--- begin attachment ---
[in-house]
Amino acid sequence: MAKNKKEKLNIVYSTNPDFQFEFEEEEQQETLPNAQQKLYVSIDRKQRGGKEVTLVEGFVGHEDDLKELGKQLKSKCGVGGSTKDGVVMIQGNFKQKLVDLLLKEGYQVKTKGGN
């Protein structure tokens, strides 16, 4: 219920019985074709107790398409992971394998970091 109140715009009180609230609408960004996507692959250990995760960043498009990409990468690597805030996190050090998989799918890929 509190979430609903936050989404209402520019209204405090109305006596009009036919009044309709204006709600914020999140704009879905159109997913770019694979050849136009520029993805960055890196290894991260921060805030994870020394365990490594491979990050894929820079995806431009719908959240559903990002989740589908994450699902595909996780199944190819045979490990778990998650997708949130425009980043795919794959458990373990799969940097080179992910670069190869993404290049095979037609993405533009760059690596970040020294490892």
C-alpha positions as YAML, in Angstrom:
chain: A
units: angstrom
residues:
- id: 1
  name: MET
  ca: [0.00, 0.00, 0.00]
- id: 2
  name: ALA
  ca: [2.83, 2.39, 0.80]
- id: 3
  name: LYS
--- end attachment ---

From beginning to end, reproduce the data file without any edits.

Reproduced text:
[in-house]
Amino acid sequence: MAKNKKEKLNIVYSTNPDFQFEFEEEEQQETLPNAQQKLYVSIDRKQRGGKEVTLVEGFVGHEDDLKELGKQLKSKCGVGGSTKDGVVMIQGNFKQKLVDLLLKEGYQVKTKGGN
């Protein structure tokens, strides 16, 4: 219920019985074709107790398409992971394998970091 109140715009009180609230609408960004996507692959250990995760960043498009990409990468690597805030996190050090998989799918890929 509190979430609903936050989404209402520019209204405090109305006596009009036919009044309709204006709600914020999140704009879905159109997913770019694979050849136009520029993805960055890196290894991260921060805030994870020394365990490594491979990050894929820079995806431009719908959240559903990002989740589908994450699902595909996780199944190819045979490990778990998650997708949130425009980043795919794959458990373990799969940097080179992910670069190869993404290049095979037609993405533009760059690596970040020294490892």
C-alpha positions as YAML, in Angstrom:
chain: A
units: angstrom
residues:
- id: 1
  name: MET
  ca: [0.00, 0.00, 0.00]
- id: 2
  name: ALA
  ca: [2.83, 2.39, 0.80]
- id: 3
  name: LYS